We need help on building wealth, we really do. And that’s something that we should have had a long time ago.

Atlanta’s current economic policies have not supported opportunities for all people to thrive. Amid public health crises and economic and racial injustice, state and local policy tools and budgetary decisions have consistently failed Black Atlantans who bear the brunt of the racial wealth divide. An enduring legacy of racial terror, enslavement, Jim Crow and more continues to permeate Atlanta’s policy agenda. Moreover, the calls to eliminate the considerations of the government and private sector’s role in terrorizing Black and Brown communities and accelerating the racial wealth divide continue to swell. Policymakers must take up a renewed and bold commitment to counteract these efforts by working alongside Black residents to craft data-informed solutions that seek to redress past harms and build Black wealth.

Now is the time to build a beloved economy free from structural racism that promotes opportunities to build Black wealth – an economy that creates the beloved community from which all Atlantans benefit. Policy solutions must consider the role of the structural determinants of Black wealth in influencing outcomes. To that end, we urge local policymakers to focus on the following policy recommendations to create systemic changes that allow for everyone to benefit from closing Atlanta’s racial wealth divide.


  1. Support local efforts to launch a baby bonds program. A baby bonds program may have the single largest effect on the racial wealth divide.131 Baby bonds are universal, publicly funded child trust accounts that provide significant sums (up to $50,000) for children born into households with the lowest wealth. When recipients reach adulthood, they can use the funds for wealth-building activities such as purchasing a home or starting a small business. A baby bond – paired with a guaranteed income – can stabilize incomes and accelerate wealth building. Baby bonds are designed to be publicly funded, ideally by the federal government. However, the City of Atlanta can support the Georgia Resilience and Opportunity (GRO) Fund’s local effort to launch a pilot program which can inform the development of a full City of Atlanta-funded baby bonds program.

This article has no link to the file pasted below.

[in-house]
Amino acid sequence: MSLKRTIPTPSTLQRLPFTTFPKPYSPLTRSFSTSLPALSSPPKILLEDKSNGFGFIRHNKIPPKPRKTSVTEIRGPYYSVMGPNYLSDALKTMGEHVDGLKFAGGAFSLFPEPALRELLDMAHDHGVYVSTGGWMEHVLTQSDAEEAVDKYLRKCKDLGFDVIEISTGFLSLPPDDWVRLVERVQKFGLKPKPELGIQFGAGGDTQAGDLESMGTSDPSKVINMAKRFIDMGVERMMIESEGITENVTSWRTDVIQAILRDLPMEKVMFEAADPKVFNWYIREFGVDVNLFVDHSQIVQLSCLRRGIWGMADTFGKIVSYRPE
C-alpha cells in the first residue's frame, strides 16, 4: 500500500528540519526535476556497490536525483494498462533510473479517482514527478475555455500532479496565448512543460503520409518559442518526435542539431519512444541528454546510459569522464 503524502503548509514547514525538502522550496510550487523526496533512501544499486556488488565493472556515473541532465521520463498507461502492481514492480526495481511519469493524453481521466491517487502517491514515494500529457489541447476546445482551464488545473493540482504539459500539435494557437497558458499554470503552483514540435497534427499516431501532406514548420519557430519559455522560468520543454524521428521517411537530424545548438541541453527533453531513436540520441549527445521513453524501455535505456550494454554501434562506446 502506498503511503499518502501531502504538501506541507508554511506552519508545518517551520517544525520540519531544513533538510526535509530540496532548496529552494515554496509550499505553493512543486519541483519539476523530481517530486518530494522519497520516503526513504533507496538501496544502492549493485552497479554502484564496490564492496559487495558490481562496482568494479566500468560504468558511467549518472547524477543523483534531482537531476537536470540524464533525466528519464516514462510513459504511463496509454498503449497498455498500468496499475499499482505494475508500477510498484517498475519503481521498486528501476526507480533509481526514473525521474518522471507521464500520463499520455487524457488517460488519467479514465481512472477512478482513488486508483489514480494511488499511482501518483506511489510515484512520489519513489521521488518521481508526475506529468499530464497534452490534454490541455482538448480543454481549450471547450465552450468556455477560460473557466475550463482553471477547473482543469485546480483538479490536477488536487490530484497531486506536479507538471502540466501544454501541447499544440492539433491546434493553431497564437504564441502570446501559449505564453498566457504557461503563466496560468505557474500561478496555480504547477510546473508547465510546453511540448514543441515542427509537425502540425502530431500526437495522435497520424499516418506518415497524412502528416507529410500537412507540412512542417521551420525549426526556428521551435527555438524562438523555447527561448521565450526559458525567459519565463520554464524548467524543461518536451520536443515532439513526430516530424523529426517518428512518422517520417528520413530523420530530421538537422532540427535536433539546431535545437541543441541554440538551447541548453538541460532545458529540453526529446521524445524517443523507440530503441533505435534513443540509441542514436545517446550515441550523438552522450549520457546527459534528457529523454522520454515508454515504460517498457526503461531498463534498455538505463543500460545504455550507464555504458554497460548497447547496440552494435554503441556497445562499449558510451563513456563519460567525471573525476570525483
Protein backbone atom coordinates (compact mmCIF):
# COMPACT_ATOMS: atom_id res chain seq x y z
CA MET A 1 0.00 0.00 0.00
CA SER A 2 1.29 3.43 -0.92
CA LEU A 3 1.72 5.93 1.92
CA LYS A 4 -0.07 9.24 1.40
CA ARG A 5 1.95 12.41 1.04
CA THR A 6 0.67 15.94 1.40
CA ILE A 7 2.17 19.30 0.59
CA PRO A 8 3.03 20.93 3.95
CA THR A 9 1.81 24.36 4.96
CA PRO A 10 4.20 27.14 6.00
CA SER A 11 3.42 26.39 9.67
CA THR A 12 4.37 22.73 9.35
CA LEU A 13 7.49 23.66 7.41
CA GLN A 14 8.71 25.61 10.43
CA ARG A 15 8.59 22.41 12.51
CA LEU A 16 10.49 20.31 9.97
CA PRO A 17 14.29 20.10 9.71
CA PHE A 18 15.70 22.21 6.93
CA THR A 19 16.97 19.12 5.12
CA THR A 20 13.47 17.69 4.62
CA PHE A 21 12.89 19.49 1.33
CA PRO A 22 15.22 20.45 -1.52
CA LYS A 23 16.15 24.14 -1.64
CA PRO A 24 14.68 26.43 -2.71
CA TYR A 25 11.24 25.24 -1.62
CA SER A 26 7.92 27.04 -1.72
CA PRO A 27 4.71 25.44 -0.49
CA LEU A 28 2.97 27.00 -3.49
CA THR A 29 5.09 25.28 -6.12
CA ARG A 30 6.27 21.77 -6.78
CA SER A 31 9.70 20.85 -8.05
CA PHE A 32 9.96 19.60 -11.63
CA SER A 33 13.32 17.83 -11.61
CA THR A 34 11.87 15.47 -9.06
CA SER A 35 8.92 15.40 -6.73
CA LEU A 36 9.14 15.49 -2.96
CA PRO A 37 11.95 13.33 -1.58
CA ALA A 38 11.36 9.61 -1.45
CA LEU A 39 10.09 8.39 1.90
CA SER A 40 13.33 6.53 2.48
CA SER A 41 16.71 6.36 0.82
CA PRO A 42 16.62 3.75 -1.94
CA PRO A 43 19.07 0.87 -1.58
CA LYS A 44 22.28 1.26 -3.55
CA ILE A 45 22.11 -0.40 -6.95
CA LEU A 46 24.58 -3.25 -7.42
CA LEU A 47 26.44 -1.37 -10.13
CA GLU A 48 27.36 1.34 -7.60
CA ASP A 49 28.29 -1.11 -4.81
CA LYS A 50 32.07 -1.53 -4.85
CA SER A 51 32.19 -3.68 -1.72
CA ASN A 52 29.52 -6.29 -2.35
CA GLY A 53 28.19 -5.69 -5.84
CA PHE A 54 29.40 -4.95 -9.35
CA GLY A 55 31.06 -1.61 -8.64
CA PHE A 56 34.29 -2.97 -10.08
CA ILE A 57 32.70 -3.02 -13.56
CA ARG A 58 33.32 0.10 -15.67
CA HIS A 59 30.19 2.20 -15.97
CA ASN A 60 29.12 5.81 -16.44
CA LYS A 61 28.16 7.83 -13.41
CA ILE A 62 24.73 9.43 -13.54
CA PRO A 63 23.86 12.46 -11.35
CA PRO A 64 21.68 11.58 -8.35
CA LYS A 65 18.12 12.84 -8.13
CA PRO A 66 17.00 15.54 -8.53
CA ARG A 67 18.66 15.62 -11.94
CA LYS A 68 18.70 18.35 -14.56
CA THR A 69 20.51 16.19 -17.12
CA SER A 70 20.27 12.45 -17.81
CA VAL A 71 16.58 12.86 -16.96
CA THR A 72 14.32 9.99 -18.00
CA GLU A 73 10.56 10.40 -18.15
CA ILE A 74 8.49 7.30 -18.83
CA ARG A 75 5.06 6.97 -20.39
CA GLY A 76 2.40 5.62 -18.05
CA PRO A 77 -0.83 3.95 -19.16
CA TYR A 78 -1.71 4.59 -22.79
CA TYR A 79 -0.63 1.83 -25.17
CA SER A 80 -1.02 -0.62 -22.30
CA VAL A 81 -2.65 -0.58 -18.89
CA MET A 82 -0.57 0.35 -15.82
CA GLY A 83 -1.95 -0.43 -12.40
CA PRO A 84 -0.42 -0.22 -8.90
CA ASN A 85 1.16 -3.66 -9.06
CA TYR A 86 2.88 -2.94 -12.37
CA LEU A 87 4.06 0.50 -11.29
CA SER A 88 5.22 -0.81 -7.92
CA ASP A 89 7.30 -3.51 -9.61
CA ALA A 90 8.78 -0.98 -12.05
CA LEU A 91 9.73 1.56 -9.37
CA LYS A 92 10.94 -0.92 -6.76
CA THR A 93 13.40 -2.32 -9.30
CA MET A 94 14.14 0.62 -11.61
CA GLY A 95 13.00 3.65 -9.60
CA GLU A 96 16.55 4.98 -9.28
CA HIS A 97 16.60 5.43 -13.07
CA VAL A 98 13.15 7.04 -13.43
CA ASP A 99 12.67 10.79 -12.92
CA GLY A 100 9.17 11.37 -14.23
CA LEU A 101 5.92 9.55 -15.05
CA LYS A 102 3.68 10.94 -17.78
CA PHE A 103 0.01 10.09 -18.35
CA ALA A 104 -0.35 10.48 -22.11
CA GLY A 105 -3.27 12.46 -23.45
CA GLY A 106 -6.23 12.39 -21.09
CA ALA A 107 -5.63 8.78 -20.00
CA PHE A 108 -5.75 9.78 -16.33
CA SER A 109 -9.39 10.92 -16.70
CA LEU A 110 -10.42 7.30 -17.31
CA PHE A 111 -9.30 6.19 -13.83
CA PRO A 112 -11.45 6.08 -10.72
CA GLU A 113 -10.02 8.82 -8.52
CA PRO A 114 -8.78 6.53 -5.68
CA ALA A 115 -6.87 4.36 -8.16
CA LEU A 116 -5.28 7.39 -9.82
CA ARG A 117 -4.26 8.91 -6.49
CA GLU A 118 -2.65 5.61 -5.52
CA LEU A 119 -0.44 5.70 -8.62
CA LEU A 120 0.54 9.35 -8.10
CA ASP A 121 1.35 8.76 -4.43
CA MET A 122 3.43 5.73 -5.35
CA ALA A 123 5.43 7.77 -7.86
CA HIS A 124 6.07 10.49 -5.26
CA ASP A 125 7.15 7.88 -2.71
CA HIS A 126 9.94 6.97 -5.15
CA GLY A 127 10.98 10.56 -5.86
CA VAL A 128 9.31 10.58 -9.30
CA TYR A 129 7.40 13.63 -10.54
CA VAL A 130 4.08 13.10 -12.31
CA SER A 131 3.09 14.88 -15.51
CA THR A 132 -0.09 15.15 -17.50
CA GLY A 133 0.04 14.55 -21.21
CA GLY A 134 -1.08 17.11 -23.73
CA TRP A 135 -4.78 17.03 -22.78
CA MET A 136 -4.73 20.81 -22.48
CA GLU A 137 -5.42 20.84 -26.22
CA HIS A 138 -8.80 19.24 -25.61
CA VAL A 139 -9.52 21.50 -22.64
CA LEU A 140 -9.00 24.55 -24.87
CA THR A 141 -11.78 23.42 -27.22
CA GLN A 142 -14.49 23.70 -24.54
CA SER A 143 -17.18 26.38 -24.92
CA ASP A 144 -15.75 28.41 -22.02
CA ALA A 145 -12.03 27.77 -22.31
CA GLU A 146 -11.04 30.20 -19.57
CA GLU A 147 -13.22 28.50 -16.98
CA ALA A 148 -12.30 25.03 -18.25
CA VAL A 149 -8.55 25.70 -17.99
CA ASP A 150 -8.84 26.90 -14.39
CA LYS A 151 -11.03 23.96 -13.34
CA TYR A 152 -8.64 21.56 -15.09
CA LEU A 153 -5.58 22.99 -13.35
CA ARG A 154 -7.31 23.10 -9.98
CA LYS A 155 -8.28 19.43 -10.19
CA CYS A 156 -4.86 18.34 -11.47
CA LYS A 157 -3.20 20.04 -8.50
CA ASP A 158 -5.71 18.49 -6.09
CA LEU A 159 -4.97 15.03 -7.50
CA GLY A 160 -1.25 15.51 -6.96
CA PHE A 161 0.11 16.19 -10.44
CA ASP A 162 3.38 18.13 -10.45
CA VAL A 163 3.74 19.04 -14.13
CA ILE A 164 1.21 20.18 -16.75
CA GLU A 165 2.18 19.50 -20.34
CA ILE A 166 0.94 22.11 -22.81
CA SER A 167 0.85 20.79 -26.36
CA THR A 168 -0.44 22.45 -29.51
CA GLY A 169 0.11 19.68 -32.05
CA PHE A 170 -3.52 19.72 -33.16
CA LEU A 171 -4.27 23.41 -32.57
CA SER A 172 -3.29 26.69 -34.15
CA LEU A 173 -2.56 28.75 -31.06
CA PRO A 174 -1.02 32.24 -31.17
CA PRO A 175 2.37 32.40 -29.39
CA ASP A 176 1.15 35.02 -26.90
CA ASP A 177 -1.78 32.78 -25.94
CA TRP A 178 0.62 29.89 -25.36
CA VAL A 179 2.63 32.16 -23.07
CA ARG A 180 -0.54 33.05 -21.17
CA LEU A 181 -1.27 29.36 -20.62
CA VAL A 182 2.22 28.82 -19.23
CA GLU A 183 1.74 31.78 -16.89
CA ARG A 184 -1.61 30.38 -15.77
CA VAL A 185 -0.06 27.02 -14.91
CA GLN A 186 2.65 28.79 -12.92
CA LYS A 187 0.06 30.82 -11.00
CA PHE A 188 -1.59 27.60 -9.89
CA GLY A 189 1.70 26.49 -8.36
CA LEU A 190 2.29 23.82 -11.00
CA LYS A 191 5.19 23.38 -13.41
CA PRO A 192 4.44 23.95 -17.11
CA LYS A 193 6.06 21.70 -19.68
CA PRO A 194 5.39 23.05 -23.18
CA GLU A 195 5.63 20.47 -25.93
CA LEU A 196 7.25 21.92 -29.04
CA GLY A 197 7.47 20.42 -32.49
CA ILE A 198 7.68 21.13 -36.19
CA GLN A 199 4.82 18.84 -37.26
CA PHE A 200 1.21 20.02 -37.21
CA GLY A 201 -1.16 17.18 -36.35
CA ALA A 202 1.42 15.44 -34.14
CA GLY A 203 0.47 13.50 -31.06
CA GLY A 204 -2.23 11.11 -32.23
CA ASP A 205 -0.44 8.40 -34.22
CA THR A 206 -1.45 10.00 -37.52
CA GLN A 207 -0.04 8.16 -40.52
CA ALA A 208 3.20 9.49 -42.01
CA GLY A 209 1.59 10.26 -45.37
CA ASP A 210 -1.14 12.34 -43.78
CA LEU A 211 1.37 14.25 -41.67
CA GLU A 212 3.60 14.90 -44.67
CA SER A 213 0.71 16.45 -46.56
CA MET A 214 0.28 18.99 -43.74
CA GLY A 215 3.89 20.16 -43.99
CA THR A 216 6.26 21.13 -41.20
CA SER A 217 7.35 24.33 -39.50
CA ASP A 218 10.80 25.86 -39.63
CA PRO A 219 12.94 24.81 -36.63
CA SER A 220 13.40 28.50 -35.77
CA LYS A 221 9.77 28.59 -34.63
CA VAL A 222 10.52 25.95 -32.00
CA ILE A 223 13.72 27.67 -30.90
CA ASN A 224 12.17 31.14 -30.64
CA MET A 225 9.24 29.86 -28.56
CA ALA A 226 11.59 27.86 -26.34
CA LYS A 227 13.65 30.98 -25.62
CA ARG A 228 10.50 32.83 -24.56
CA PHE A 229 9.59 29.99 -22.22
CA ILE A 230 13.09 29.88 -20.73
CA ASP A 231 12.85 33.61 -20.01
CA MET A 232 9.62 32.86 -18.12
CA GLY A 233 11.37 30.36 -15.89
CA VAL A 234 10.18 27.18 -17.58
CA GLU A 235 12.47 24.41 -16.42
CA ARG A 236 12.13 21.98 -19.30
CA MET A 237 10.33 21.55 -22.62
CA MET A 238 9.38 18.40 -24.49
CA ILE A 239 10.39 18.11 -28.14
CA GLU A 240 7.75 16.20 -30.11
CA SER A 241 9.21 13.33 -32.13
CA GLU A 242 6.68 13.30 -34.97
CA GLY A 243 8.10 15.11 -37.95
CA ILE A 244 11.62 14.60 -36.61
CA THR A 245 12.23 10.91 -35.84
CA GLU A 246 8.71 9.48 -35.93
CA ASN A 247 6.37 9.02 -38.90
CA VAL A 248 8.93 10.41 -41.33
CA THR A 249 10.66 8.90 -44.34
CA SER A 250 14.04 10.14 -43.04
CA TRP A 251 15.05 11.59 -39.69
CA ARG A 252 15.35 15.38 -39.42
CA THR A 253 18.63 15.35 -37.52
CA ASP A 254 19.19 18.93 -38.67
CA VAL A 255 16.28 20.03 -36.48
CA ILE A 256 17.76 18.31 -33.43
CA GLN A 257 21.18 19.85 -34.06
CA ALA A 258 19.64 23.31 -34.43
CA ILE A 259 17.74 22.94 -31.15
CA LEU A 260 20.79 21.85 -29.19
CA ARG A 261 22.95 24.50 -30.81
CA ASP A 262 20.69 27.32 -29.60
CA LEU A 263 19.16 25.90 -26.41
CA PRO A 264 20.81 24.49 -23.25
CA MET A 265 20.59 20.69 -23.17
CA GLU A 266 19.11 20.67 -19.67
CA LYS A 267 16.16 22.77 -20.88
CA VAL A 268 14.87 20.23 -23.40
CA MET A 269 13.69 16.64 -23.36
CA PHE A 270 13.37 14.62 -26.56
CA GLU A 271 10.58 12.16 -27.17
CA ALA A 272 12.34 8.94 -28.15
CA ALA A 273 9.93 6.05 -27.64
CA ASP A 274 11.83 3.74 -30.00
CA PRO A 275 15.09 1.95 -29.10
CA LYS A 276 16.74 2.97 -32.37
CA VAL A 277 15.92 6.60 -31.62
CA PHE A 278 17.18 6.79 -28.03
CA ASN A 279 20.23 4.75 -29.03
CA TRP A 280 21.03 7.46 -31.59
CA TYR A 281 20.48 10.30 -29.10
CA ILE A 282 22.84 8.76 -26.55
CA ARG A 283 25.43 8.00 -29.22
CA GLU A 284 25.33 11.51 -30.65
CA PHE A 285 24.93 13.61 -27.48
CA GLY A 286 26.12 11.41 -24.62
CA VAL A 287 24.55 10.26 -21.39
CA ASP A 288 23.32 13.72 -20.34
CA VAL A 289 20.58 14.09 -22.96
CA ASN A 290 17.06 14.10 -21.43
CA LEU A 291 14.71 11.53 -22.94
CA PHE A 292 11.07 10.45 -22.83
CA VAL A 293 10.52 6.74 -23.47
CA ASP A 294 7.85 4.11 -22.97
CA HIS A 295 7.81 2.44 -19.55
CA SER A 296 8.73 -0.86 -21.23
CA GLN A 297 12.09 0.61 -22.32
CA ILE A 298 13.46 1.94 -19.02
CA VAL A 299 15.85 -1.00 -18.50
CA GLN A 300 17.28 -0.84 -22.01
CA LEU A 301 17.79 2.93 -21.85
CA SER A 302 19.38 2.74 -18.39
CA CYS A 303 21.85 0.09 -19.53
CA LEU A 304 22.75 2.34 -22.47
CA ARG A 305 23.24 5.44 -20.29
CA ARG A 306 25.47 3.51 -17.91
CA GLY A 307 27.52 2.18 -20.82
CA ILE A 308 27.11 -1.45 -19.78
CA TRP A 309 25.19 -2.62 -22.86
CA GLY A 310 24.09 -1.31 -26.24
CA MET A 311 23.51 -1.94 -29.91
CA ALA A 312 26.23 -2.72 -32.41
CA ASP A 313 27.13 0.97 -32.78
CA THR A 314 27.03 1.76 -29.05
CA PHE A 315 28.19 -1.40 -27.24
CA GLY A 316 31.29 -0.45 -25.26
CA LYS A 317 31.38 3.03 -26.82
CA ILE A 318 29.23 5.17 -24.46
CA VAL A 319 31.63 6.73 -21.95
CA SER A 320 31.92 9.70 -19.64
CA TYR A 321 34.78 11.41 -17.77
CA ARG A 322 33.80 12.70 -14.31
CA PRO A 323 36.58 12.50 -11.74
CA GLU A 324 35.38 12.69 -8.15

2. Establish a publicly-funded guaranteed income program. Unrestricted cash helps families transition from poverty to asset creation. Guaranteed income participants spend the money on basic needs and remain attached to the labor force when they are able to do so. Atlanta is home to one of the largest privately-funded guaranteed income programs in the South managed by GRO Fund, offering $850 to Black women for 24 months to enable debt paydown, investing in caregiving, and build a financial cushion for their families. The City should codify guaranteed income, scale the programs, and invest public dollars to make the programs permanent.
  3. Establish community accountability for strict enforcement of the Community Reinvestment Act (CRA). The CRA encourages banks to help meet the credit needs of their local communities, but there is little insight into the enforcement of the CRA at the local level. The City of Atlanta should lead the creation of an oversight board comprised of residents from chronically disinvested neighborhoods. The board can work in close collaboration with the federal Office of the Comptroller of the Currency and its regional community outreach officials to ensure the benefits of CRA are materializing in Black communities equitably.